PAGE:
MS. HARF: Well, I think that’s, quite frankly, grossly simplifying what was a very sad and tragic day, where we know more could’ve been done with security. We knew the situation in Benghazi and in the rest of Libya was a dangerous one, but State Department employees and our counterparts from other agencies serve in dangerous places because we believe it’s important for America to lead and to be engaged and to help promote freedom and democracy and help people who are working towards those ends.

So obviously, we’ve said that more could have been done with security. We’ve spent these last two years doing more: implementing the ARB’s recommendations, making our people safer overseas. That’s been the focus of what we’ve done. But broadly speaking, of course, we believed it was important to engage there, and we still believe it’s important, even given today’s, quite frankly, tough security environment in Libya.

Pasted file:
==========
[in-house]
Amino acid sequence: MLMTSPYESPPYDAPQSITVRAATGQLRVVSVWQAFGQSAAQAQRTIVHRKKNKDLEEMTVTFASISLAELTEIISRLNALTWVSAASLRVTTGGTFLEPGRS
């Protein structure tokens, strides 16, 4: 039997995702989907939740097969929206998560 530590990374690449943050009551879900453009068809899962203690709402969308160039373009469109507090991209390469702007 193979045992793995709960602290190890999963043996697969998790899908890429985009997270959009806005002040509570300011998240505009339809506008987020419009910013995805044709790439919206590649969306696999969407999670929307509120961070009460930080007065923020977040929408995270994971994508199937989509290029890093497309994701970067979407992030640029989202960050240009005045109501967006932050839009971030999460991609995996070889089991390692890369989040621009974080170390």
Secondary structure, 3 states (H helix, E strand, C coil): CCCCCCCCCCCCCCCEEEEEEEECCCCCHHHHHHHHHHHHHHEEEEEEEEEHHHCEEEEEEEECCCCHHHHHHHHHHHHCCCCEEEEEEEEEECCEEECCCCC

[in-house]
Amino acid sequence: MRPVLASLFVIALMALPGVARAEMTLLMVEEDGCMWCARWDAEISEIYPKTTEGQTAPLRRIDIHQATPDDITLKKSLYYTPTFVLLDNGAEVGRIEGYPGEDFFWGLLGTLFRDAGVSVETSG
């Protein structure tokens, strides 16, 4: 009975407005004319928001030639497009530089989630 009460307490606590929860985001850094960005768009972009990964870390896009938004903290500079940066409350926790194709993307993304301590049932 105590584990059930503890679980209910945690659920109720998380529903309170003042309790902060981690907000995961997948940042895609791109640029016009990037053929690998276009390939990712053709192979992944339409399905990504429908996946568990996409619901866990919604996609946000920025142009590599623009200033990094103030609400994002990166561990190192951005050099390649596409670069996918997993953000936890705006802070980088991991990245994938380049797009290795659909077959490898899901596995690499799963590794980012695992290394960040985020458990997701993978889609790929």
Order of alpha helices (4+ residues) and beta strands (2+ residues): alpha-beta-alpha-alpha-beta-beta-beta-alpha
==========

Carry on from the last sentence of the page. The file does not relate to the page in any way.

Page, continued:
QUESTION: Which is so tough that you’ve closed your Embassy and they’re now operating out of Malta.

MS. HARF: That our – we haven’t closed our Embassy, but --

QUESTION: Well, you --

MS. HARF: Right, exactly.

Yes, in the back. And then I’ll come up to you, Leslie.

QUESTION: Follow-up on the three U.S. citizens detained in North Korea. Considering previous cases, sending high-profile officials or envoys to North Korea was the best way to secure the release of the people, but it seems to me that the U.S. Government is hesitating to sending any high-profile envoys to North Korea this time. Is there any concern that you have with that, like being dragged into a totally different talk with them?